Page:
Academic journal article Library Philosophy and Practice

A Study of Nigerian Librarians' Attitude to Open Source Software

Academic journal article Library Philosophy and Practice

A Study of Nigerian Librarians' Attitude to Open Source Software

Article excerpt

INTRODUCTION

Computers and other digital devices are deeply embedded in every aspect of human existence. These digital devises run on software. This therefore implies that software is an integral part of modern day life. This software is either open access or proprietary software. Open access software is all about freedom and ease of access and to this end the source code of the software is made freely available to any interested party. Software that does not provide the source code is called proprietary software. Proprietary software is distributed under a license that protects the proprietary rights of the publisher by preventing (or at least limiting) any form of modification and/or copying. Source code refers to as a set of instructions written using humanreadable computer language (usually text) such as Basic, C++, Java, etc. Source code is often transformed by a compiler program into low level machine code understood by computers. Computers understand the language of 1's and 0's (Binary Code) which might be a bit challenging for human beings to understand. Thus source code is the language that humans can understand and which is used by humans (programmers) to write instructions to be carried out by computers.

Open source software - software delivered with its source code - is an outcome of the convergence of Information and Communication Technology (Williams von Rooij, 2009). With free access to the source code, there are virtually no limits to what can be done to the software. Every user can edit the software to their own particular needs or requirements. This makes it possible to have so many different flavours of a particular software with different users or organizations adding or removing features as they see fit. While proprietary software can (and indeed must) be used "as is", open source software can be enhanced through the users' efforts which could lead to higher quality code (Lerner and Tirole, 2002)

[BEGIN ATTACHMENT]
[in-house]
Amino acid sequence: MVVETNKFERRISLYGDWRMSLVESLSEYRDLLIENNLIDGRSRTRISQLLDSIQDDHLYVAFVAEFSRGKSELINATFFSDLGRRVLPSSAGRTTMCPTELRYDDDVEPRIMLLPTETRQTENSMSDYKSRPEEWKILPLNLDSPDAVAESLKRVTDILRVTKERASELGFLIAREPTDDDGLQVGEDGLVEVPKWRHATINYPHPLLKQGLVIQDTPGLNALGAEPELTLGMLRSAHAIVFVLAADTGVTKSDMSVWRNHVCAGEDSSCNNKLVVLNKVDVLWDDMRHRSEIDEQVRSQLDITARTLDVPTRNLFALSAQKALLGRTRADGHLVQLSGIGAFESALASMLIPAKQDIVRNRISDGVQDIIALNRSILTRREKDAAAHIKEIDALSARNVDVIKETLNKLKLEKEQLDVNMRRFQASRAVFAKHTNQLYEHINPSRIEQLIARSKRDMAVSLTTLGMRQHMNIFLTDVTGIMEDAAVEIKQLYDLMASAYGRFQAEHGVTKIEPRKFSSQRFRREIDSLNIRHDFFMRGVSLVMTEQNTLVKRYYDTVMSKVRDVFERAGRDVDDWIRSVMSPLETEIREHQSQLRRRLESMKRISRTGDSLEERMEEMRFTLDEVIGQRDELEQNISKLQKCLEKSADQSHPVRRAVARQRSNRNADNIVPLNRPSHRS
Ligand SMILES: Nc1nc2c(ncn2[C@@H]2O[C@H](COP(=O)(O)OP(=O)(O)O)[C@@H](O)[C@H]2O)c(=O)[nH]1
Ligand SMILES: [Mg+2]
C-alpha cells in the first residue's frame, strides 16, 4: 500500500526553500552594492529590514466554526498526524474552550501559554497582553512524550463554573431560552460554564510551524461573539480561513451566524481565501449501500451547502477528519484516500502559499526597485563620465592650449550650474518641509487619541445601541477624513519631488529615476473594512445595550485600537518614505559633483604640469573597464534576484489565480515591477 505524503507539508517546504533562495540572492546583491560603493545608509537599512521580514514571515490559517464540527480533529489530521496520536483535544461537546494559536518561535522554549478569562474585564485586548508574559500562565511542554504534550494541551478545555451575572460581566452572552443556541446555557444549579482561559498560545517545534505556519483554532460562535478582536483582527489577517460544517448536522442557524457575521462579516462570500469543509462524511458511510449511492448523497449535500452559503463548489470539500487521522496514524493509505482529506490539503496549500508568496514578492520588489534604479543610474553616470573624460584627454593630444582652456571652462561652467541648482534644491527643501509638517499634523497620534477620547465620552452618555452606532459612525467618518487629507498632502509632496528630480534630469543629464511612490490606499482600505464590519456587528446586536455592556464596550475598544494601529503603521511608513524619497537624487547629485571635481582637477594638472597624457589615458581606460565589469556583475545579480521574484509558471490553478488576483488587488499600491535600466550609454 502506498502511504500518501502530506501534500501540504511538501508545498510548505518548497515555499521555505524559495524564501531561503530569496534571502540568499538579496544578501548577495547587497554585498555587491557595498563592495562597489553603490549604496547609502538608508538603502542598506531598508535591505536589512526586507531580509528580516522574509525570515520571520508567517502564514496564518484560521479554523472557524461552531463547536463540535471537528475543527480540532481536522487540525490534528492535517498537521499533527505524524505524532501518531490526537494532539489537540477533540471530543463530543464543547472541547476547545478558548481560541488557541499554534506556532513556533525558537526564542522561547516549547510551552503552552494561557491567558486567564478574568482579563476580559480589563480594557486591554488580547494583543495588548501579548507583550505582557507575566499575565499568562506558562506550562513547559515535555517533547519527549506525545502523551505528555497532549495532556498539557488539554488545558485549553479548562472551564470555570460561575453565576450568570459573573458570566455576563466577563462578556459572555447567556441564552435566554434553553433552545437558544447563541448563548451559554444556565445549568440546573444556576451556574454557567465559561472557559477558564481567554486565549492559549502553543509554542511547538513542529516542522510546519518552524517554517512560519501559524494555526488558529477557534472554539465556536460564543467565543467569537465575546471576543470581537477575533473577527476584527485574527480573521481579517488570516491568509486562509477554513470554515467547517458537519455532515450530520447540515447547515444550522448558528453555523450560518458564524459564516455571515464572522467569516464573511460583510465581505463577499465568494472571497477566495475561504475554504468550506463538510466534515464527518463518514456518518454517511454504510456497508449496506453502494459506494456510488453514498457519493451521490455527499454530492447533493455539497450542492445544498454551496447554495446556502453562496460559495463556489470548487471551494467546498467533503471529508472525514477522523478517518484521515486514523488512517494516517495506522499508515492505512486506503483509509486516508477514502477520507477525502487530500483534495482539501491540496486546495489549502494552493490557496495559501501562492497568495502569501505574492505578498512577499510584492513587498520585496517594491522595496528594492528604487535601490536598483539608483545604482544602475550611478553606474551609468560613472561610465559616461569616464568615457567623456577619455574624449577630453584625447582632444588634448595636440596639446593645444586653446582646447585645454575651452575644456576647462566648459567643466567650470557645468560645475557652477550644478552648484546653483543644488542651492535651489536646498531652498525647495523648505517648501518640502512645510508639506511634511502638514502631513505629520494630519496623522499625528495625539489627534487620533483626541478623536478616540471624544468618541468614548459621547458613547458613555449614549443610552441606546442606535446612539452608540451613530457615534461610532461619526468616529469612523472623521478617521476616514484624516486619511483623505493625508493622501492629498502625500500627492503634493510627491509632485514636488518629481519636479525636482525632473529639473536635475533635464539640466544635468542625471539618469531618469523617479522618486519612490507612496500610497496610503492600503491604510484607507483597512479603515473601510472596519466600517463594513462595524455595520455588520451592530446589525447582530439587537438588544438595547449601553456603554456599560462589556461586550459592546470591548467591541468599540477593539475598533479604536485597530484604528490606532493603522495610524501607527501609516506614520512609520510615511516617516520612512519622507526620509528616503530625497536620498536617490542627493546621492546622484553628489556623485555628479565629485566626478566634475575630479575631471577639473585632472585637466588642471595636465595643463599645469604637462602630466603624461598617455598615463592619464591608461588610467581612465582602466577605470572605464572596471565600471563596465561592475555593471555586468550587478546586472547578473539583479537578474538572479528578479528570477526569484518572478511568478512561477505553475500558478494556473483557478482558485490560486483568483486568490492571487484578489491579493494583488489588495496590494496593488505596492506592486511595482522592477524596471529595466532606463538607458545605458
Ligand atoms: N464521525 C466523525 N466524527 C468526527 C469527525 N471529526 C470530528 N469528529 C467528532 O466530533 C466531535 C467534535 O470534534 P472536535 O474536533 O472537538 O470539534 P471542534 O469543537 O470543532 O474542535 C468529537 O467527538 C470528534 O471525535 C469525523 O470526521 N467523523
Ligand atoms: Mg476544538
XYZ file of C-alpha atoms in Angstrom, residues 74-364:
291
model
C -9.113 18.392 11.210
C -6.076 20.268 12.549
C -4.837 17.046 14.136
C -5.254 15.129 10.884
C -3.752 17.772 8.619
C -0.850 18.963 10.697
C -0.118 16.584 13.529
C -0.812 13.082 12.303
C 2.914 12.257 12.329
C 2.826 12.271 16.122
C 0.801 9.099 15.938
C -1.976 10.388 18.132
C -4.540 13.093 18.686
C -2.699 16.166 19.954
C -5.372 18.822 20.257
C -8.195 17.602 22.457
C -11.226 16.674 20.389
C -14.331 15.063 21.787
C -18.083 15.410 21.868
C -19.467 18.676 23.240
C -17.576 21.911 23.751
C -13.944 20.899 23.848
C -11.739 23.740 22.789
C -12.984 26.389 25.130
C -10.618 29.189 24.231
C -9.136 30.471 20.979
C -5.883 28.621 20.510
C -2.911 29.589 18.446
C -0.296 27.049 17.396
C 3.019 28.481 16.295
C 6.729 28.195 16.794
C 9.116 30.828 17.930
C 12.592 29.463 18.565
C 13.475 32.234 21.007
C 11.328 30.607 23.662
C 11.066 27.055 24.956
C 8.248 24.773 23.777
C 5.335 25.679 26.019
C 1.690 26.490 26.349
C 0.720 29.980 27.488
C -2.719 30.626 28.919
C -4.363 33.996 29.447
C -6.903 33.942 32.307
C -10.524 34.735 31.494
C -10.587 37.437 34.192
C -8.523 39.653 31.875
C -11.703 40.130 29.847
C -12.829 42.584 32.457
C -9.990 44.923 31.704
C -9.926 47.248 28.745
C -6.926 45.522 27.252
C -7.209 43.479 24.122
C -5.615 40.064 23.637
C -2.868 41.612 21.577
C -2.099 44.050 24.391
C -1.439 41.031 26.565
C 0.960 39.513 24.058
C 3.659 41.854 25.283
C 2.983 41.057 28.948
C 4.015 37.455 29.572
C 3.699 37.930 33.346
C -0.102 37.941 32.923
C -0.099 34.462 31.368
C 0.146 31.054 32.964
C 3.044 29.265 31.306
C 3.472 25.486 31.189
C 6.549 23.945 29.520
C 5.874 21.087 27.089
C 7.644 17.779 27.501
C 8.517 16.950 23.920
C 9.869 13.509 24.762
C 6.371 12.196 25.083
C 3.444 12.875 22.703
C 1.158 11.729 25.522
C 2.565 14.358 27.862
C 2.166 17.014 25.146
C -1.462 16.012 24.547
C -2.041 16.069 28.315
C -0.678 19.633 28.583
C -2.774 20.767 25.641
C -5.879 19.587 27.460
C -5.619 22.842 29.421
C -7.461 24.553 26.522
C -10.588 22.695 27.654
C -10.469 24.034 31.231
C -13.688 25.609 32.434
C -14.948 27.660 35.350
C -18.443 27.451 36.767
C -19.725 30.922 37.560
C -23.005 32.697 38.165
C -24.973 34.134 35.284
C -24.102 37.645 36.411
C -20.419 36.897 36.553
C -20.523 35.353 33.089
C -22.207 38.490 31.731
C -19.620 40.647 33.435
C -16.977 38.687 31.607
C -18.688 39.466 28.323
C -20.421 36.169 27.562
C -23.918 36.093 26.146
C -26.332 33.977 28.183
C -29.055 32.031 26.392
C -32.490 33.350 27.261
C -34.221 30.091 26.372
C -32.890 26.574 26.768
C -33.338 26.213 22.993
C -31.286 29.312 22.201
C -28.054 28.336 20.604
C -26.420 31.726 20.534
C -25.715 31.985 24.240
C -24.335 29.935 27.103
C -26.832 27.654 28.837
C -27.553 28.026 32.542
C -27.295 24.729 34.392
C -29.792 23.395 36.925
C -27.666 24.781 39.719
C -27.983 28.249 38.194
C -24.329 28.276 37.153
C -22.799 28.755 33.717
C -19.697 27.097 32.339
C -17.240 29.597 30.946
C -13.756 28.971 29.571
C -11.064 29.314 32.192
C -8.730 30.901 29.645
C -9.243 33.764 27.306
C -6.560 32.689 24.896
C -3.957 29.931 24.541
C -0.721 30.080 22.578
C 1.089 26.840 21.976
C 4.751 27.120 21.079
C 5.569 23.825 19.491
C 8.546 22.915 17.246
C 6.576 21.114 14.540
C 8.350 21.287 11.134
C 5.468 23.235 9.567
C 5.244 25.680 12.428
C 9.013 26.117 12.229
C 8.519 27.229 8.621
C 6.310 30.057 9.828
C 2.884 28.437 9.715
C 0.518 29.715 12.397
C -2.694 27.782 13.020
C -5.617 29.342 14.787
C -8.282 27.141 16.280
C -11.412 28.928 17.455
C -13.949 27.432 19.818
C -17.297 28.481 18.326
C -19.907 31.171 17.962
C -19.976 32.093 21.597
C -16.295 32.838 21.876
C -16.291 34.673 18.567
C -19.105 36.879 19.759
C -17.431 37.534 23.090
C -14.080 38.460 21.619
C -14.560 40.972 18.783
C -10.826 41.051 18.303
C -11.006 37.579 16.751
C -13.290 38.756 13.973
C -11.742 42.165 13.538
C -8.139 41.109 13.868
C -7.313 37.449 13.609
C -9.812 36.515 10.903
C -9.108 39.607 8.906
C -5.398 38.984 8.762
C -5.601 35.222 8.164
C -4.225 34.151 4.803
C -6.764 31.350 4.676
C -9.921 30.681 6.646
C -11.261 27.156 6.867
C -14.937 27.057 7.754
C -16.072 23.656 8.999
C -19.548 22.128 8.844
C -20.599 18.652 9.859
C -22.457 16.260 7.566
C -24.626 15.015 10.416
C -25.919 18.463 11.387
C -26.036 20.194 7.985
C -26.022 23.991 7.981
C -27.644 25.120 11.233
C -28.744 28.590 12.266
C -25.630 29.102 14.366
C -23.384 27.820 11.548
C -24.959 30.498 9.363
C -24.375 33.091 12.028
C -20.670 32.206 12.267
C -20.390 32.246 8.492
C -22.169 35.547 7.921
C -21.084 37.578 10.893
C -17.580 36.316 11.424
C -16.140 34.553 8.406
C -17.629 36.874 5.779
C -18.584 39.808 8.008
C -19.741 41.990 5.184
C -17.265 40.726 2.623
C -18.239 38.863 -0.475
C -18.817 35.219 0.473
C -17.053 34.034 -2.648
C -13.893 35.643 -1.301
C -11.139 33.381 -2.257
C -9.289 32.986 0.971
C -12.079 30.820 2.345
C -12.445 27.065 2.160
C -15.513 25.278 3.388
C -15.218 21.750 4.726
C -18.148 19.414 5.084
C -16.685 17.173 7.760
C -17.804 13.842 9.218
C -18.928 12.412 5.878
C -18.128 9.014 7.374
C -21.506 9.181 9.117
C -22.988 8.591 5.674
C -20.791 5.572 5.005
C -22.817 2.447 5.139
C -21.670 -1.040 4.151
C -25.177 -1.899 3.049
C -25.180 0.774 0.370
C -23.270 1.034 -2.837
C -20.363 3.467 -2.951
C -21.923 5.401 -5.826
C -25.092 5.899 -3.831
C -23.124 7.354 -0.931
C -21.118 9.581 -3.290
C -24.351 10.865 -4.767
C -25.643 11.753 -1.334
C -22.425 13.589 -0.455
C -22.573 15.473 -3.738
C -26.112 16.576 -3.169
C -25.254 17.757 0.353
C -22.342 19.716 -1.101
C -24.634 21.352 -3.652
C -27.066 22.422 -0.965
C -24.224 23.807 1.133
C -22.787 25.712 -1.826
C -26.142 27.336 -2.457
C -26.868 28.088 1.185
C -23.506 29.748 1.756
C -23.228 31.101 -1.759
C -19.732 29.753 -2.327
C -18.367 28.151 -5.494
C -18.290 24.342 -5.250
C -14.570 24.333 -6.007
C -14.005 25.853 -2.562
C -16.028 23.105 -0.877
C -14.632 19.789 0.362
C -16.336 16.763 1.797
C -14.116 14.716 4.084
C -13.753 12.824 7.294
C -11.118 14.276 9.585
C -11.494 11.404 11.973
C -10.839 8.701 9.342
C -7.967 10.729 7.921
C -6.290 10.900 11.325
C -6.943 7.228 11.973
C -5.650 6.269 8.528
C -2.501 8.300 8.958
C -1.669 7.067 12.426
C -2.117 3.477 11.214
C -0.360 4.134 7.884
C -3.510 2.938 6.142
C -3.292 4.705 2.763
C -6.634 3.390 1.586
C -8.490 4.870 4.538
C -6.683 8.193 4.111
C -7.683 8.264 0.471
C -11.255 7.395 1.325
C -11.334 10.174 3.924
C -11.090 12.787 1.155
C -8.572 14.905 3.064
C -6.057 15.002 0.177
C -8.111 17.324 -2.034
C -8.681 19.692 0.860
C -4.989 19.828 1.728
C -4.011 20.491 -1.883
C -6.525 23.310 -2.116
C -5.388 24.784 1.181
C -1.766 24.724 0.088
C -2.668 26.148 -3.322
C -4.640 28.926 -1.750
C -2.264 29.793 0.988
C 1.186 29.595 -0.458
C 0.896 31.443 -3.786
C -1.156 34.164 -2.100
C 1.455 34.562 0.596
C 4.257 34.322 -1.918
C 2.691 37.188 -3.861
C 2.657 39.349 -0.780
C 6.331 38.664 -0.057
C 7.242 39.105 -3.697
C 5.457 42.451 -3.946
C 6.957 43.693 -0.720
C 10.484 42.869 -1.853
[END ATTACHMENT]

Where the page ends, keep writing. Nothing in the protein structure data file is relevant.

Open source software and computing has been one of the hot topics in the field of computing. Open source software refers to software created by a community of programmers rather than a single vendor (Blumenthal, 2005). A popular example would be the Firefox web browser whose source code was created by programmers from different organizations and is made freely available to anyone who wants to copy and modify as they see fit. Open source software and operating systems have proven so popular that many organizations are adapting them into their business models. Gallaway and Kinnear (2004) state that the tradition of sharing software, programming advice, and bits of code, coevolved with the spread of computers. In those early days of computers, computers were exotic, few could afford it and they were found only in universities, large corporations and government agencies. Thus, user groups sprang up to facilitate cooperation and prevent duplication of effort when programmers separated by geography and discipline encounter challenges that have already been overcome successfully by others. This sharing custom stems from the academic tradition of sharing and publishing research as well as the pragmatic drive to improve quality and reduce effort by seeking and offering help.

According to Lerner and Tirole (2002), the surge of interest in open source software development was spurred by:

1) The rapid diffusion of open source software

2) Significant capital investments in open source projects such as major corporations like HP and IBM that launched projects to develop and use open source software

3) The new organization structure - the collaborative nature of open source software development being hailed as an important organizational innovation

4) Widespread diffusion of the internet. Though there has always being the tradition of sharing and cooperation in software development, widespread diffusion of the internet has dramatically expanded the scale of this sharing and cooperation. …

Search by... Author
Show... All Results Primary Sources Peer-reviewed

Oops!

An unknown error has occurred. Please click the button below to reload the page. If the problem persists, please try again in a little while.